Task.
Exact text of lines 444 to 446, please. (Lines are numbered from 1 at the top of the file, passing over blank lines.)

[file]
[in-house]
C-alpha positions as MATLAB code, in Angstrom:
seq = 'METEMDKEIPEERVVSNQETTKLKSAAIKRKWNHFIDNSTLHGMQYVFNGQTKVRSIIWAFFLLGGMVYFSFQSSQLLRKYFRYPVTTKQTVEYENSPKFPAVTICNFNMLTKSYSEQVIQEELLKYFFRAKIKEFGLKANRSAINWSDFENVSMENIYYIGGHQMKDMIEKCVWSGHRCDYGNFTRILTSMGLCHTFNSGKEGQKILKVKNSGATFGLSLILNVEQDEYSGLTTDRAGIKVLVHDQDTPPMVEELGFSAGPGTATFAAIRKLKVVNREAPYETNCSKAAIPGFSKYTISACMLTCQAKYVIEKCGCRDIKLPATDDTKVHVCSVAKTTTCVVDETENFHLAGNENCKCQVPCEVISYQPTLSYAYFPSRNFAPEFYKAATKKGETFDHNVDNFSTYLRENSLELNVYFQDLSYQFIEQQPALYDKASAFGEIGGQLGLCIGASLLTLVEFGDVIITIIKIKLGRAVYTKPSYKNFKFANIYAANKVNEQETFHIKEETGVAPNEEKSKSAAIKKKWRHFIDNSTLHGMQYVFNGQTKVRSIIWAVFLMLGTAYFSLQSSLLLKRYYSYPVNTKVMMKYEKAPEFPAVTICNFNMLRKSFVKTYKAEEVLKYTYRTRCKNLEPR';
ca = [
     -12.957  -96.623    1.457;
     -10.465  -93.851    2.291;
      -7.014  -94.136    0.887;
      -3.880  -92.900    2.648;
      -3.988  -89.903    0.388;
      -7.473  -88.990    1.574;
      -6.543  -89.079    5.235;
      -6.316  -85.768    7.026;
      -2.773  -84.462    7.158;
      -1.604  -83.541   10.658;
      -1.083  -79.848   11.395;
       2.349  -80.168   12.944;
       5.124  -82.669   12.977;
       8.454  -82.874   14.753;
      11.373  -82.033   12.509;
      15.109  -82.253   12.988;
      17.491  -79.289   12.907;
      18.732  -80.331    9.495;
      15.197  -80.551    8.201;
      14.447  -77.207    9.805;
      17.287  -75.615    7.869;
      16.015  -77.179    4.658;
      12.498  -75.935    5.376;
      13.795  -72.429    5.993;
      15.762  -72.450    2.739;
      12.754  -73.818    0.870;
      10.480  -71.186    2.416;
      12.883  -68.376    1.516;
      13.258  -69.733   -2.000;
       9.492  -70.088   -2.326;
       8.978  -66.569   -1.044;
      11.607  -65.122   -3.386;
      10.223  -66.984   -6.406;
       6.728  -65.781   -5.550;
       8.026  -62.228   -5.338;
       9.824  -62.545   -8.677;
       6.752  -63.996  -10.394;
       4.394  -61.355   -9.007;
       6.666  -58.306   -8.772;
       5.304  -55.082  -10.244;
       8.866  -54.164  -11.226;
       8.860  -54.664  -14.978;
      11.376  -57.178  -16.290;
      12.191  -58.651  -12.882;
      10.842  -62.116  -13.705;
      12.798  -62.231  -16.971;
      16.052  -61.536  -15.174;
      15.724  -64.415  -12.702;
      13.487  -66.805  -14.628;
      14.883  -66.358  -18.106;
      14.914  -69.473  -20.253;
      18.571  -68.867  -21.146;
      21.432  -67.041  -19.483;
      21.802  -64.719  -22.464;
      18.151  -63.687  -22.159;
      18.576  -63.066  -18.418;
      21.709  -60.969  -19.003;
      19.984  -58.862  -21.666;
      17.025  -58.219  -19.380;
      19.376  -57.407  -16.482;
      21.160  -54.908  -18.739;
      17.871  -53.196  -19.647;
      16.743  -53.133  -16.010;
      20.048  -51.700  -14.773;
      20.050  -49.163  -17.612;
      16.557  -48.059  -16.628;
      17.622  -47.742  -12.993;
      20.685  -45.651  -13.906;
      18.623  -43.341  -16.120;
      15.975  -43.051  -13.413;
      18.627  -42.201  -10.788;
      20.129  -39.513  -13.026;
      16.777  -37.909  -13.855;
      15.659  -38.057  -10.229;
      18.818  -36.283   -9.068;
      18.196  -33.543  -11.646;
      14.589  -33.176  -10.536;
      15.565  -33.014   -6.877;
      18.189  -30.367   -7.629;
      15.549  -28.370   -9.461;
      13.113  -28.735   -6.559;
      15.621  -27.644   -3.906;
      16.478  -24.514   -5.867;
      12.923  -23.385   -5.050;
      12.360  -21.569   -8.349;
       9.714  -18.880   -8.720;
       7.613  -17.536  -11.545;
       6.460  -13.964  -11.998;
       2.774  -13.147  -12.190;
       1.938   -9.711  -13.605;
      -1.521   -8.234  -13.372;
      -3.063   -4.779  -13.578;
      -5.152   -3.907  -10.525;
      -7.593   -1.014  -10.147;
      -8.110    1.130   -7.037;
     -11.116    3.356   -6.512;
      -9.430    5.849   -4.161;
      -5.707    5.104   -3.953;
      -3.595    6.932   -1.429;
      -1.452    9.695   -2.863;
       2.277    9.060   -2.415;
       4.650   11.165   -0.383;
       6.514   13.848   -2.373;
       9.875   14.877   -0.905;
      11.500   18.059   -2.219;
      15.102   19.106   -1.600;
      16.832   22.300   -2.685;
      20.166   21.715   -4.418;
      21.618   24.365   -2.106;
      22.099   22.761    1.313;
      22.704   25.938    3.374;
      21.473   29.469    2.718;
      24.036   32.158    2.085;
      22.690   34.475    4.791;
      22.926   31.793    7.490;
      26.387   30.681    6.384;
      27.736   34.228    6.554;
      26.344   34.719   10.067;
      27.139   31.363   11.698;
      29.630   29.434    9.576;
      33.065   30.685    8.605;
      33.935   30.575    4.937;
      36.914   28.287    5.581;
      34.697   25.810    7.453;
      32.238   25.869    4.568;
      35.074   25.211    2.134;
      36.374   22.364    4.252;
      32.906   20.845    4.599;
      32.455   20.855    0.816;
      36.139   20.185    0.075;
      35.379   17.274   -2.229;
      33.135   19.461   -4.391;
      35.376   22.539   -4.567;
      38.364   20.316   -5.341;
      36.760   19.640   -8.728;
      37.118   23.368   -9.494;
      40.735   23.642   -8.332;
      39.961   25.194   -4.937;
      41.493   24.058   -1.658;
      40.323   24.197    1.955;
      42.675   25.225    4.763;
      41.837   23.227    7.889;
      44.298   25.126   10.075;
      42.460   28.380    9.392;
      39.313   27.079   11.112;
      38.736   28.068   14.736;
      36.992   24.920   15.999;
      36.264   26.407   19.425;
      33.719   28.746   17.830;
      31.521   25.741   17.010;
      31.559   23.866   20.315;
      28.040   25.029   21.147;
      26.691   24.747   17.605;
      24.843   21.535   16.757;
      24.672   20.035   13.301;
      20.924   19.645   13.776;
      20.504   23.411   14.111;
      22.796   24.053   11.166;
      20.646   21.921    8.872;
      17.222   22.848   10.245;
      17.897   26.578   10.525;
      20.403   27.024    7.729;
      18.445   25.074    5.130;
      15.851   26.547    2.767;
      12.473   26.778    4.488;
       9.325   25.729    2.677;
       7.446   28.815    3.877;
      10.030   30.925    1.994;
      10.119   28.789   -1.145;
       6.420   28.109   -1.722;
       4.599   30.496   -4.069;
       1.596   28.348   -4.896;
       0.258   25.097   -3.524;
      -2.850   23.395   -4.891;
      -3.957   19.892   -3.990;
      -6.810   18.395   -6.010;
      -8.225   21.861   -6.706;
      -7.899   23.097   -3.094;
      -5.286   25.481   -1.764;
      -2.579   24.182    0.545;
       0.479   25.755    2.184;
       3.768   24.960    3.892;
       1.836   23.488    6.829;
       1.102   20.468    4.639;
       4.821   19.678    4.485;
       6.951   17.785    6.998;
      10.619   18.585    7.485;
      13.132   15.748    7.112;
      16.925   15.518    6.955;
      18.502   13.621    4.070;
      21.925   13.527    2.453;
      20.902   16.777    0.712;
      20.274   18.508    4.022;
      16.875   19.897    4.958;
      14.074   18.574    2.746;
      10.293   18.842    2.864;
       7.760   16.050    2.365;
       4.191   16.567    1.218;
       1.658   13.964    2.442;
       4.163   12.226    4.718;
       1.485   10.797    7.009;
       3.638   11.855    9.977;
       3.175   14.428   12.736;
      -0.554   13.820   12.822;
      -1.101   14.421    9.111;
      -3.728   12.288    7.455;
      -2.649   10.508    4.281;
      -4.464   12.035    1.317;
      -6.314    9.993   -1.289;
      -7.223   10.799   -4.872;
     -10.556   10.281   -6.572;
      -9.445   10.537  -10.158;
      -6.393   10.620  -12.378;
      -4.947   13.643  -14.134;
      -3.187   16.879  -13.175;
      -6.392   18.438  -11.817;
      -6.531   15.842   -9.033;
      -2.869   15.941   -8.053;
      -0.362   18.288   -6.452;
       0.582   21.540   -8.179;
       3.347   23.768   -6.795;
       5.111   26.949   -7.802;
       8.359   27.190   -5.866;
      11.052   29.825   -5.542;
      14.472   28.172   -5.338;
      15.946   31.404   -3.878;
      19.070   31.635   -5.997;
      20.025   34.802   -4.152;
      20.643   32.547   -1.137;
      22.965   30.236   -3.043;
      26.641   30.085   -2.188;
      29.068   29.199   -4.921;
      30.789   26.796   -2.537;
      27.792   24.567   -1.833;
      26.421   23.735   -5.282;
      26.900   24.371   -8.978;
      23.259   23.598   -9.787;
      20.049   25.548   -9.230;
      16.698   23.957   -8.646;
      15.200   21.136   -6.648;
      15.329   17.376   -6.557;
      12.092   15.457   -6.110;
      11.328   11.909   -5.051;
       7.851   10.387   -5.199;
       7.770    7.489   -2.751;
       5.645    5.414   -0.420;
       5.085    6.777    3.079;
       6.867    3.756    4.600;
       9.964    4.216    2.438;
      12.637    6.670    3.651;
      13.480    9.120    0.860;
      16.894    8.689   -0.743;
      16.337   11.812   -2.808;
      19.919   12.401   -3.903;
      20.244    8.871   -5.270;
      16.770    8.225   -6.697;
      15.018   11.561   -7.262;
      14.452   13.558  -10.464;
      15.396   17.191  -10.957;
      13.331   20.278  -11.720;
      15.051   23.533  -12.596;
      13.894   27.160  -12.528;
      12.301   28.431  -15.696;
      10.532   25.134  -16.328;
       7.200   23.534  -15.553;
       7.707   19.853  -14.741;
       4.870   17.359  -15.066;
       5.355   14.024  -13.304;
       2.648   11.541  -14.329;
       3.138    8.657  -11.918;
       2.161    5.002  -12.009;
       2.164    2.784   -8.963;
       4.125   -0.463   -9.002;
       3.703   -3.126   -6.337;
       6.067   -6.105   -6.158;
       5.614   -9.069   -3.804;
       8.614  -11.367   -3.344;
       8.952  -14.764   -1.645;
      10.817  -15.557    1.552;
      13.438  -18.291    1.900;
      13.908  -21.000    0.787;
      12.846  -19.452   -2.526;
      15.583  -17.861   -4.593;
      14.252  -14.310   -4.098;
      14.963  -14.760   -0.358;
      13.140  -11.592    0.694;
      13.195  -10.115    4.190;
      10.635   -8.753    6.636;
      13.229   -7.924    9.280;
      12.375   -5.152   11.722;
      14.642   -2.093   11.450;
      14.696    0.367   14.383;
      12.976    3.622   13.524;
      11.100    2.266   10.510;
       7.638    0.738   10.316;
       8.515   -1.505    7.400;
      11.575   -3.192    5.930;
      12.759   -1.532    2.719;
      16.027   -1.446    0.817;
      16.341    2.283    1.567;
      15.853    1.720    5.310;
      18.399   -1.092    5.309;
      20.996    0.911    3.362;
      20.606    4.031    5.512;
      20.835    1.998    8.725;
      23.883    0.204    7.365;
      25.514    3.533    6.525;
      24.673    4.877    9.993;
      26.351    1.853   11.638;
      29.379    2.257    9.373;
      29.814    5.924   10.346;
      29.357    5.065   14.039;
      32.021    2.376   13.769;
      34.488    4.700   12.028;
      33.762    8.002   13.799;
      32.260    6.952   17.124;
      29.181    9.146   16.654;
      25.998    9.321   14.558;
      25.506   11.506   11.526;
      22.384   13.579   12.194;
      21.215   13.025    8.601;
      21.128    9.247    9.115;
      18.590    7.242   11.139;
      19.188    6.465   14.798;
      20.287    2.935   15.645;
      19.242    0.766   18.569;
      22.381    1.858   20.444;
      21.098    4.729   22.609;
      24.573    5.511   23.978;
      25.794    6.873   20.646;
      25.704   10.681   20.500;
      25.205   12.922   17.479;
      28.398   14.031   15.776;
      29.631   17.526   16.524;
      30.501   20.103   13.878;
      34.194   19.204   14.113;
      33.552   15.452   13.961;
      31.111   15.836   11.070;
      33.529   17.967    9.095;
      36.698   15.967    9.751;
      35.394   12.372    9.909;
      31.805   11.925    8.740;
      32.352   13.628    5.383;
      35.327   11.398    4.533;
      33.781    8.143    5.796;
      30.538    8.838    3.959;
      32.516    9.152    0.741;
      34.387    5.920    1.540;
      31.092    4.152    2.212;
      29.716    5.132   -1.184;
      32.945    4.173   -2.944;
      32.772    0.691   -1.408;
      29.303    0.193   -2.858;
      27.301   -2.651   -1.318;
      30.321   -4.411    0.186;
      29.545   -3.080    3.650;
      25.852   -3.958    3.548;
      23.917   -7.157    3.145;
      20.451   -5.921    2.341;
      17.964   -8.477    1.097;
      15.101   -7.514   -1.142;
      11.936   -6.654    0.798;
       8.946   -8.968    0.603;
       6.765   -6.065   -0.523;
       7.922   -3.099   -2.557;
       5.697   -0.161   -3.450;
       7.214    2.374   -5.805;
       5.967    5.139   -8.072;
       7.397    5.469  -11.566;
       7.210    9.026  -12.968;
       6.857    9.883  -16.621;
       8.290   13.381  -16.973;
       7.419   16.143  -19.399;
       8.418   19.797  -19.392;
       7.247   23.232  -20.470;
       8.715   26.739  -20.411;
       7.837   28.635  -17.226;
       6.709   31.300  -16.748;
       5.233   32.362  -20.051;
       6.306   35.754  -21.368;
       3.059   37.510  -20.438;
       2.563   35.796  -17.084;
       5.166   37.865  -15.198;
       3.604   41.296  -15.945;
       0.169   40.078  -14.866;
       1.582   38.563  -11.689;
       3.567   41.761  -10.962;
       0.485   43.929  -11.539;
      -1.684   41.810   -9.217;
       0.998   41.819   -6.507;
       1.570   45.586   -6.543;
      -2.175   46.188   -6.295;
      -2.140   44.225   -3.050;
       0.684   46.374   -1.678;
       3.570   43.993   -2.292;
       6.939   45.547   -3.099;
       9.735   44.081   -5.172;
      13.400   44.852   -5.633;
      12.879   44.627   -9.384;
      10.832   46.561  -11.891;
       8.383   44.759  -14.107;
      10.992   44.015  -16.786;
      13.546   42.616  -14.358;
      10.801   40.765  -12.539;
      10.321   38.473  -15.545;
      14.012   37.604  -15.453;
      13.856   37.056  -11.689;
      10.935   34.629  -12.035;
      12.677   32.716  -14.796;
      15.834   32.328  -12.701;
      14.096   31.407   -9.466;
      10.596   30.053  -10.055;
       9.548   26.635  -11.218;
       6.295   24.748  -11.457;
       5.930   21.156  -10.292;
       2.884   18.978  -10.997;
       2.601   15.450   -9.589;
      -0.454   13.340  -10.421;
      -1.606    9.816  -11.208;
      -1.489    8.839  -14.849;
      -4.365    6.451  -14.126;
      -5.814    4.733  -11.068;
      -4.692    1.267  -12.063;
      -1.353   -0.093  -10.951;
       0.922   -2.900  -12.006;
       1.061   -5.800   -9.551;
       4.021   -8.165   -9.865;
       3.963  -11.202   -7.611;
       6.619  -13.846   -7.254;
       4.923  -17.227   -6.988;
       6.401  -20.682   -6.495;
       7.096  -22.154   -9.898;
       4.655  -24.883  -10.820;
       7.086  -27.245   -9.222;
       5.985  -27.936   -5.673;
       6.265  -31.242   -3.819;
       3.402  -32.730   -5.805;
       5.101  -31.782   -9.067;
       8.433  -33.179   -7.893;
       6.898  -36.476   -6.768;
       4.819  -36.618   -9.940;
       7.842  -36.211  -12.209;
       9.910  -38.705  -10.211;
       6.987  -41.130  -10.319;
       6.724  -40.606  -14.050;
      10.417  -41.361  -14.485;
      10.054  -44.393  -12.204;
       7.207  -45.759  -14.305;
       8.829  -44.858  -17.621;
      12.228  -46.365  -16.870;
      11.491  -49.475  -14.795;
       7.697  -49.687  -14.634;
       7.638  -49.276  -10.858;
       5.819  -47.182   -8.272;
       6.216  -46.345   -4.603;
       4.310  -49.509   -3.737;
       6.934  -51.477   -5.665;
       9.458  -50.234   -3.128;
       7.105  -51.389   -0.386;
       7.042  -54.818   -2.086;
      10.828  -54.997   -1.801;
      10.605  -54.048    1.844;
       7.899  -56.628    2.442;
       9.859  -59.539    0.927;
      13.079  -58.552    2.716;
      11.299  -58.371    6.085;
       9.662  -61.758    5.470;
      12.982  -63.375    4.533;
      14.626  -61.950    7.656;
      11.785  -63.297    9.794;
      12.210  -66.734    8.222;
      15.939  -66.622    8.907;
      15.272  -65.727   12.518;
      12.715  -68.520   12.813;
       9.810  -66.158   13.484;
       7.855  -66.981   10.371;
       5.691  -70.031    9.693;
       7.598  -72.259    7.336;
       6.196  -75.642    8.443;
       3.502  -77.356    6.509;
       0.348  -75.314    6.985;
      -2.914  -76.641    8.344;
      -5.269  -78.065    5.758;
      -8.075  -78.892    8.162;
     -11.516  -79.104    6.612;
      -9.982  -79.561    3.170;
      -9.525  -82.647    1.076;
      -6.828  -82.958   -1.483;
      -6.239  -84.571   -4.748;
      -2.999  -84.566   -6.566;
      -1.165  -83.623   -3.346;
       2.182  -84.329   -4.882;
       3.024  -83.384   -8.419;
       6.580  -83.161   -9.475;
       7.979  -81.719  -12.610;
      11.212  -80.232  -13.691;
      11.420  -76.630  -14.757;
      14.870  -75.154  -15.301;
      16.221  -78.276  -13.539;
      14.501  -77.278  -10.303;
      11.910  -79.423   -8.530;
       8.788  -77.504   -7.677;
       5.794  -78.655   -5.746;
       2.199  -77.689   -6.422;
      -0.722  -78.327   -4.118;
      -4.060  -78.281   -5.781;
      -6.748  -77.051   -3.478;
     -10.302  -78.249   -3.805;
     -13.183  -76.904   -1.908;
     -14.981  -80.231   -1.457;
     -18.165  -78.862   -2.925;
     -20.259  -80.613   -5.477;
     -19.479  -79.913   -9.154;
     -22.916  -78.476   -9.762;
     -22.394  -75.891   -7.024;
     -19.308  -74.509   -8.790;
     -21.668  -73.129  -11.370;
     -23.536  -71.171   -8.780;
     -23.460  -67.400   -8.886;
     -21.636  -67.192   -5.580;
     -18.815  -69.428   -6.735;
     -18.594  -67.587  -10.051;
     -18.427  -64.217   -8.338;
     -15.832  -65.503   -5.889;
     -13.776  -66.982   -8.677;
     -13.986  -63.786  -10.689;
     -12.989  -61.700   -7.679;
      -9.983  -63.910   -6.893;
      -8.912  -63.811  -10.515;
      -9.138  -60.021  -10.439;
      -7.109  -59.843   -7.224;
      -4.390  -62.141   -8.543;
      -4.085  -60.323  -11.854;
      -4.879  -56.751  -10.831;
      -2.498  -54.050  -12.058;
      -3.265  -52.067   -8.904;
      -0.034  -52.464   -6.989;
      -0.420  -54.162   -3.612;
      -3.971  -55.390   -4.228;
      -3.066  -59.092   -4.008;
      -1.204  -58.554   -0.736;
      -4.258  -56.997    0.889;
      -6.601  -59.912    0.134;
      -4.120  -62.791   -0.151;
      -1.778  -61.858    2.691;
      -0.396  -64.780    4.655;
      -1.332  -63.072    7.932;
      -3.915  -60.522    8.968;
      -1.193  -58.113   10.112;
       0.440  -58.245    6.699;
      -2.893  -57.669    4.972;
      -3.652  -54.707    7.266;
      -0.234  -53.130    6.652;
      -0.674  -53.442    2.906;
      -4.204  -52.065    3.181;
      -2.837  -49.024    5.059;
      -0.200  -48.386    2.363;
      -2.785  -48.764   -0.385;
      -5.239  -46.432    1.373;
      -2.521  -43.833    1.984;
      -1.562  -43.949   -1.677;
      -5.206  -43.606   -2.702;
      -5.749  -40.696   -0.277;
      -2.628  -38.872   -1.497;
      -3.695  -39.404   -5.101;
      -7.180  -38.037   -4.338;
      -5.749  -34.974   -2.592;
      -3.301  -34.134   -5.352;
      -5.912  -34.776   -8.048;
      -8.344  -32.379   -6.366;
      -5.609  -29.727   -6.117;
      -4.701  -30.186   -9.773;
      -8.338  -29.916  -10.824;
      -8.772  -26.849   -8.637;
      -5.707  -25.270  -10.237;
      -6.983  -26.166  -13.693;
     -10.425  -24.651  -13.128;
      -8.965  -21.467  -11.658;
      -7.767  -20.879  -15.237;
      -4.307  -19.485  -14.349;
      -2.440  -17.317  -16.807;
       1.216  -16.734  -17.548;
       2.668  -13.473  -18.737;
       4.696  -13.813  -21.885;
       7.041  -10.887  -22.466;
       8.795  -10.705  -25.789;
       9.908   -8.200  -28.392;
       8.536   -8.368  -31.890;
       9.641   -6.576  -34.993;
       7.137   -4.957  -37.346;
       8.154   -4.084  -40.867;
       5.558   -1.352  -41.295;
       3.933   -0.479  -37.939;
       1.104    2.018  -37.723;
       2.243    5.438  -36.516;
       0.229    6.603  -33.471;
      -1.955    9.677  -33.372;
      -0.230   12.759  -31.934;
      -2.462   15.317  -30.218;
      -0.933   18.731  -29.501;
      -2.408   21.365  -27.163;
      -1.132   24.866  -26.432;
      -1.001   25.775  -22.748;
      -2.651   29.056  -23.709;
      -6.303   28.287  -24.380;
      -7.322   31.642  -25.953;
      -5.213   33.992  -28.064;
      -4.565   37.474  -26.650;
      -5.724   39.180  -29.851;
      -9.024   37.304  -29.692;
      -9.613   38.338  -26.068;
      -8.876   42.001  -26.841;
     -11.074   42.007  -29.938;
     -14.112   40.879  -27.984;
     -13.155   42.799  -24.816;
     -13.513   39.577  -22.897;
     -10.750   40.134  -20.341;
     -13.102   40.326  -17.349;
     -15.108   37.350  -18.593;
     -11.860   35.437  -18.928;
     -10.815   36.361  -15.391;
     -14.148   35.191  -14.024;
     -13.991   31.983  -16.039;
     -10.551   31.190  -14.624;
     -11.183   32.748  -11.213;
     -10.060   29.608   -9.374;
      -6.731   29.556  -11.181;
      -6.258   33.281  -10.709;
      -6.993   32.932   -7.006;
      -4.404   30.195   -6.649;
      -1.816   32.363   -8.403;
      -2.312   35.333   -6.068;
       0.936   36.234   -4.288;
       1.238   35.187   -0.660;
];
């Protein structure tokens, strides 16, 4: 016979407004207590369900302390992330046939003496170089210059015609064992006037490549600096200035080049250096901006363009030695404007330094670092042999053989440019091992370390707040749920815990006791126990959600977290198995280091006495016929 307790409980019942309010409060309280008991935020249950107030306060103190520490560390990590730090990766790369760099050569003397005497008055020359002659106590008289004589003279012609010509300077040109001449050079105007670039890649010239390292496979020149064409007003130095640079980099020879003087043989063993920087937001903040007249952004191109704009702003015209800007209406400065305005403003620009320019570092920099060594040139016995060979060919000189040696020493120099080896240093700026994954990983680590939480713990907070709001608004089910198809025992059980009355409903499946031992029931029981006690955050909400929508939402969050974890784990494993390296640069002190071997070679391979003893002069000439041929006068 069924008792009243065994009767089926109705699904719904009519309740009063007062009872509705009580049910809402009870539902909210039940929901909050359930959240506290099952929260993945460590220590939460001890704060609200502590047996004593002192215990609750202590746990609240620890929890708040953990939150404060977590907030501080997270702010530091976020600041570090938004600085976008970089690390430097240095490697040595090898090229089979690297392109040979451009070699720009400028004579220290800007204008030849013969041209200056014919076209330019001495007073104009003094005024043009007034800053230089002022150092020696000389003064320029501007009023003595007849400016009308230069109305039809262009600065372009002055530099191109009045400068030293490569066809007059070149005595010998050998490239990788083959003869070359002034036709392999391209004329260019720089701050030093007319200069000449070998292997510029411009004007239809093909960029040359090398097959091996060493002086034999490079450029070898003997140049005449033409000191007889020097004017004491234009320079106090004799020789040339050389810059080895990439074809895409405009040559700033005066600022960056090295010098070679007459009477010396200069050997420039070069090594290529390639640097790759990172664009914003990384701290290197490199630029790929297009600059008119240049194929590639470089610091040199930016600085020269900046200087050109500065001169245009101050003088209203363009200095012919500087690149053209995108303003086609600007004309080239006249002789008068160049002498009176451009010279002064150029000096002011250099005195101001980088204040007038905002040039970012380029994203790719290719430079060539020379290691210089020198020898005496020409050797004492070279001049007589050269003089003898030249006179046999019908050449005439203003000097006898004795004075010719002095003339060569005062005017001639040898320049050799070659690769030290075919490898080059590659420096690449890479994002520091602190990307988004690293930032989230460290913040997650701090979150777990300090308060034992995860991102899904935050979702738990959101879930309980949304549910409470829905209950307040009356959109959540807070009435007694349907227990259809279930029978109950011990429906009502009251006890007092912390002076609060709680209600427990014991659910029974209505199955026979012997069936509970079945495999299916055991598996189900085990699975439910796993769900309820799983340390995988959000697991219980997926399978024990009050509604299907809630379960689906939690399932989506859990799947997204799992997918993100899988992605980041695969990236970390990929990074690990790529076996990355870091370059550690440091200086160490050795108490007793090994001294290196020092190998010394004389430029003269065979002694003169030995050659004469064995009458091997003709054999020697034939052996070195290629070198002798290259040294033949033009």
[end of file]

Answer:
       6.898  -36.476   -6.768;
       4.819  -36.618   -9.940;
       7.842  -36.211  -12.209;